Why Banks Don't Diversify Their Foreign Assets Enough
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Why Banks Don't Diversify Their Foreign Assets Enough

FILIPPO DE MARCO AND COLLEAGUES OBSERVE THAT BANKS CONCENTRATE THEIR FOREIGN INVESTMENTS ON A FEW COUNTRIES' ASSETS BECAUSE THEY HAVE CONCENTRATED LIMITED ANALYTICAL RESOURCES ON THOSE SAME ASSETS

A new paper links portfolio diversification and information production, explaining why banks concentrate their holdings of foreign assets.
 
In order to reduce uncertainty about future expected returns, banks concentrate their analytical resources on the assets of some countries, and invest overwhelmingly in those same assets, explain Filippo De Marco (Assistant Professor of Finance at Bocconi), Marco Macchiavelli (Federal Reserve Board), and Rosen Valchev (Boston College) in their “Beyond Home Bias: International Portfolio Holdings and Information Heterogeneity,” published online in the Review of Financial Studies.
 
Infographic by Weiwei Chen

The paper tries to solve the matter of suboptimal diversification of European banks portfolios. However, rather than dealing with the well-known home bias (banks being overweighted in assets of their home country), the authors look at the “foreign bias”, observing that banks tend to specialize their information production on the assets of some countries. They then invest in those countries’ assets relatively more than optimal allocation theory would suggest.
 
In order to measure differences in the specialization of information production by banks, the authors use data from the Consensus Economics survey, which collected 3-month-ahead forecasts of 10-year sovereign yields from the same banks’ research departments. When confronted with the realized yields, forecasts exhibit considerable dispersion at the bank level. This means that each bank tends to make relatively accurate forecasts for some, and not all, countries’ yields. Moreover, this precision is consistent over time, suggesting that it is the result of different choices among banks in the allocation of analytical resources when gathering info about specific countries’ yields.
 
The most important result of the empirical part of the paper is that banks tend to hold more assets of countries for which their forecasts (ex-post) are more precise. This means that banks tend to prefer investing in assets (the paper uses sovereign bonds as a proxy, but the results can be generalized to other assets) that they know better. This is because risk-averse investors prefer to hold assets for which expected returns are less uncertain.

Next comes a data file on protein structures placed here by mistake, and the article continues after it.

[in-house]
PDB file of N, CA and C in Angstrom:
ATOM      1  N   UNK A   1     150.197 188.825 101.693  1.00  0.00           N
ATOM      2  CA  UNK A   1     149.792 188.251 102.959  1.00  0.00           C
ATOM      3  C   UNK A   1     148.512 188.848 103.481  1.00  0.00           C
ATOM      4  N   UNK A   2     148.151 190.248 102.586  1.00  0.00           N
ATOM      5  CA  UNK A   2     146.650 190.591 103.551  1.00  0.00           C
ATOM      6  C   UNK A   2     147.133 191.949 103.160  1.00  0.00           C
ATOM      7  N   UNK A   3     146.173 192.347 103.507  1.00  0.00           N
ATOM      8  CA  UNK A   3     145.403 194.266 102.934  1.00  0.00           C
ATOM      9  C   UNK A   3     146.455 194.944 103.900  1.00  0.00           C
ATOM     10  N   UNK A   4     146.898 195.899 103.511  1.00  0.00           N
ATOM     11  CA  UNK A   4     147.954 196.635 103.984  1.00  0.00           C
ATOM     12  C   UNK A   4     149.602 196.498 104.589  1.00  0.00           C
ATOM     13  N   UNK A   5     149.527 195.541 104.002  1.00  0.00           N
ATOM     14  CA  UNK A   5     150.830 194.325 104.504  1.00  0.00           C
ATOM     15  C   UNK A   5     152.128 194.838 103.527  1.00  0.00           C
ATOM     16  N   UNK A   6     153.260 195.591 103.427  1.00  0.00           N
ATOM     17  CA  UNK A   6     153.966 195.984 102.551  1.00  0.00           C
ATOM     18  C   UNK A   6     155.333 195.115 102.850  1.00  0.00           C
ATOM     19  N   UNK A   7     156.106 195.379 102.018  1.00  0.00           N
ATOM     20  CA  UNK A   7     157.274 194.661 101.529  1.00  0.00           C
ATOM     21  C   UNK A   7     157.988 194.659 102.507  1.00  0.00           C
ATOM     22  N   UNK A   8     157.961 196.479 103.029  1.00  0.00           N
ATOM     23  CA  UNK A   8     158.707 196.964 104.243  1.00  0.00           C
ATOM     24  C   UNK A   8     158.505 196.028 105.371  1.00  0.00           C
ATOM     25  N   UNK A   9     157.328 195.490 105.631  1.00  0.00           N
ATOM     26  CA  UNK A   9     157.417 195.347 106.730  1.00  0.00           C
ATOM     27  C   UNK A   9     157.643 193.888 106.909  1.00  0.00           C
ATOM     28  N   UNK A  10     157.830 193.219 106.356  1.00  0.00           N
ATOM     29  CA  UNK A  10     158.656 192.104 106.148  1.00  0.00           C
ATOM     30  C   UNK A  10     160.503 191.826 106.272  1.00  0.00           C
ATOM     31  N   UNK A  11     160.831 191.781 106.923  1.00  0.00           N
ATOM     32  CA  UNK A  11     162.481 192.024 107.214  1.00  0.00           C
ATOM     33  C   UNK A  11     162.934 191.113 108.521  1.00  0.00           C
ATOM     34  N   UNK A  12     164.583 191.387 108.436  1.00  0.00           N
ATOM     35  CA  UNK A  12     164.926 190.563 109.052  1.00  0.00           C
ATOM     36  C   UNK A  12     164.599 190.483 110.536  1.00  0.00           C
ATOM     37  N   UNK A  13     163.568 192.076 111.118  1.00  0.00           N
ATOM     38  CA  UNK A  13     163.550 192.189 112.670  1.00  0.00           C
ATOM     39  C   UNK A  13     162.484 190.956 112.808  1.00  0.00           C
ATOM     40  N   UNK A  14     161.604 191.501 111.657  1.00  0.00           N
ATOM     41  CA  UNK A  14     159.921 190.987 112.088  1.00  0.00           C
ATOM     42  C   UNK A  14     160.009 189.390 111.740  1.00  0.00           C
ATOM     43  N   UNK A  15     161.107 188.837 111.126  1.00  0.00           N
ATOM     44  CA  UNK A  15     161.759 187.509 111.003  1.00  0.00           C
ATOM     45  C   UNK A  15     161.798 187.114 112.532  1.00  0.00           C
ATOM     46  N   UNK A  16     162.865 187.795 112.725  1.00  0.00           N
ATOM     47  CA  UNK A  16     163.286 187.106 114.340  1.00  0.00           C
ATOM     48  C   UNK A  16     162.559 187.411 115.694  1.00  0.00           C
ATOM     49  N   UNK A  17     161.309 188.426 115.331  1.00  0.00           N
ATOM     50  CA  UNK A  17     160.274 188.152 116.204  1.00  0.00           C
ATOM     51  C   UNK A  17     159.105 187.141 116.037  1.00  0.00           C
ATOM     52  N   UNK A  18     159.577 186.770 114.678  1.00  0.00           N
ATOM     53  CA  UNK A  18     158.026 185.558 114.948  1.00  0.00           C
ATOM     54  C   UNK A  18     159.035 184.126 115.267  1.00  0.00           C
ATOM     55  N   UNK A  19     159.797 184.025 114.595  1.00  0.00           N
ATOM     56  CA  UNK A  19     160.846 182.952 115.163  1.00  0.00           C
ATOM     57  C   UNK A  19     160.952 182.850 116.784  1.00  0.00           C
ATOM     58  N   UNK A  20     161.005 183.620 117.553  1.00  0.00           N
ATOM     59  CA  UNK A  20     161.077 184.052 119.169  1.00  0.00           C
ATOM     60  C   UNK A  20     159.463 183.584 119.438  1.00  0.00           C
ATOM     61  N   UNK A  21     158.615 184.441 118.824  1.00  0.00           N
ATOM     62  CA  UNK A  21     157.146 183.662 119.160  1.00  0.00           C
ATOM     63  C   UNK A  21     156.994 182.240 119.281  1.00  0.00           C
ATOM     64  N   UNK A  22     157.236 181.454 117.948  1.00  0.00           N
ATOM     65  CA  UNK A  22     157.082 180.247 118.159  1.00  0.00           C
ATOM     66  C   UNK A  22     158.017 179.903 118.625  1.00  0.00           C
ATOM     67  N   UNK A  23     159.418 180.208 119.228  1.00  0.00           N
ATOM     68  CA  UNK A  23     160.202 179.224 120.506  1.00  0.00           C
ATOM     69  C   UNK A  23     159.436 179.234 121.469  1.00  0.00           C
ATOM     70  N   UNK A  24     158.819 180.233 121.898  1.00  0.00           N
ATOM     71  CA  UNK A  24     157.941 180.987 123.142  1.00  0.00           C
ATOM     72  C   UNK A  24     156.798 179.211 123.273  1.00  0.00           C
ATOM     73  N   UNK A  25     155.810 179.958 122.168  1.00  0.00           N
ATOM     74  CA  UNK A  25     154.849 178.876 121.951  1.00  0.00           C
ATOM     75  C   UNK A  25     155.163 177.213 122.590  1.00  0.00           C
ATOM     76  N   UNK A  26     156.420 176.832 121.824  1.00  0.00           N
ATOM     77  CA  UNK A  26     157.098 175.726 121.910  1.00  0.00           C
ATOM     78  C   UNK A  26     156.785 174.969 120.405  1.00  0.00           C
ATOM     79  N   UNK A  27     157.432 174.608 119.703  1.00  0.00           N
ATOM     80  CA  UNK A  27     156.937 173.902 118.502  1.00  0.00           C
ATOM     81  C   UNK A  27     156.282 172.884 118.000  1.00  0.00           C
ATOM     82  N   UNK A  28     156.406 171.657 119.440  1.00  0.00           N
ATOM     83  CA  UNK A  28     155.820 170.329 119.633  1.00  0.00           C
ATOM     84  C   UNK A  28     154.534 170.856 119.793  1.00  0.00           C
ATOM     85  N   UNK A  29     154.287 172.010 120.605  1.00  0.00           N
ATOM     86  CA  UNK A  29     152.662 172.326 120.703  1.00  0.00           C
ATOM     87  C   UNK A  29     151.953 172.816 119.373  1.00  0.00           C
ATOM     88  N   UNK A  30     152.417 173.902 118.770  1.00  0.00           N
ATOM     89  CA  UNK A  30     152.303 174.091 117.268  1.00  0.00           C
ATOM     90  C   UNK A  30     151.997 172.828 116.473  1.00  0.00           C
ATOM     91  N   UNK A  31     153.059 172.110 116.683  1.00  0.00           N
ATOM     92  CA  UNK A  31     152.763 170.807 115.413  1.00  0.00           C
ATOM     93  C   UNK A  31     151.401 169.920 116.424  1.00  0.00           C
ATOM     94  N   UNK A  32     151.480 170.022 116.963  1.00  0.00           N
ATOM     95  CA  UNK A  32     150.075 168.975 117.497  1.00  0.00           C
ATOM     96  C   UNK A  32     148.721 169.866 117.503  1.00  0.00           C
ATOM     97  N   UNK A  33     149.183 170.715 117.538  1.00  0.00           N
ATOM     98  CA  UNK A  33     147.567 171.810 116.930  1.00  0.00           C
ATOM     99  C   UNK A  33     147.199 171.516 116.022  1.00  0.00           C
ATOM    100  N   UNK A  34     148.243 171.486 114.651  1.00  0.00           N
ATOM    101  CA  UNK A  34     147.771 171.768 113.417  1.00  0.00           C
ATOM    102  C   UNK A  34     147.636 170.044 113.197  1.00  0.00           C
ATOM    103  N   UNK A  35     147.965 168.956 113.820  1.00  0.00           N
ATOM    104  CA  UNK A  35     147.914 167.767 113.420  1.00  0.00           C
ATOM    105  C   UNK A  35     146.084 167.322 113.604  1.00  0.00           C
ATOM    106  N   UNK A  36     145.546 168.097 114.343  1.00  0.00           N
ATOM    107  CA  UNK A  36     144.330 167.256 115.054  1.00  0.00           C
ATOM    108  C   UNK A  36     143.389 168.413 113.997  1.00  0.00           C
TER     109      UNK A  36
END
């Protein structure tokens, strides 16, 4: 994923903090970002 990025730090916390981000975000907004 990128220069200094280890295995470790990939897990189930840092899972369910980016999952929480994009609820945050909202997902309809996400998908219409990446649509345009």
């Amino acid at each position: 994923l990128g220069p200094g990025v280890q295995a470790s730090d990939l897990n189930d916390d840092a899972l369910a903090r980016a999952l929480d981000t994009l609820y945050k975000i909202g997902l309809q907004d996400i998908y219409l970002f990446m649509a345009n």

The second part of the paper builds a theoretical model that explains the results of the empirical analysis. The key innovation of the model is found in its description of uncertainty. The authors break uncertainty (about yields in this case) into two components. The first component can be “learned upon” through research. The second component, instead, is “unlearnable”. As investors research an asset (employing resources for its analysis, for example), they decrease the uncertainty about its payoff. But the model predicts a threshold (which is asset-specific) for which investors do not find it optimal to invest in research, as most of the uncertainty that is left is of the unlearnable kind. This explains the behavior observed in the data: banks research a country until it is not optimal to research it further and then move on to another one, in a cascading fashion, until resources available for analysis are exhausted.
 
“Our study can help both research and policymaking by investigating the dynamics that drive diversification of banks’ portfolios” says Prof. De Marco “also when dealing with the issueof retrenchment (investors fleeing to home assets) that is observed during financial crises.” The model can be generalized to other types of assets, too “like currency exchange rates, for example, which have been historically hard to forecast accurately.”
 
Filippo De Marco, Marco Macchiavelli, Rosen Valchev,Beyond Home Bias: International Portfolio Holdings and Information Heterogeneity,” published online in Review of Financial Studies. DOI: https://doi.org/10.1093/rfs/hhab135.

by Pietro Vacca
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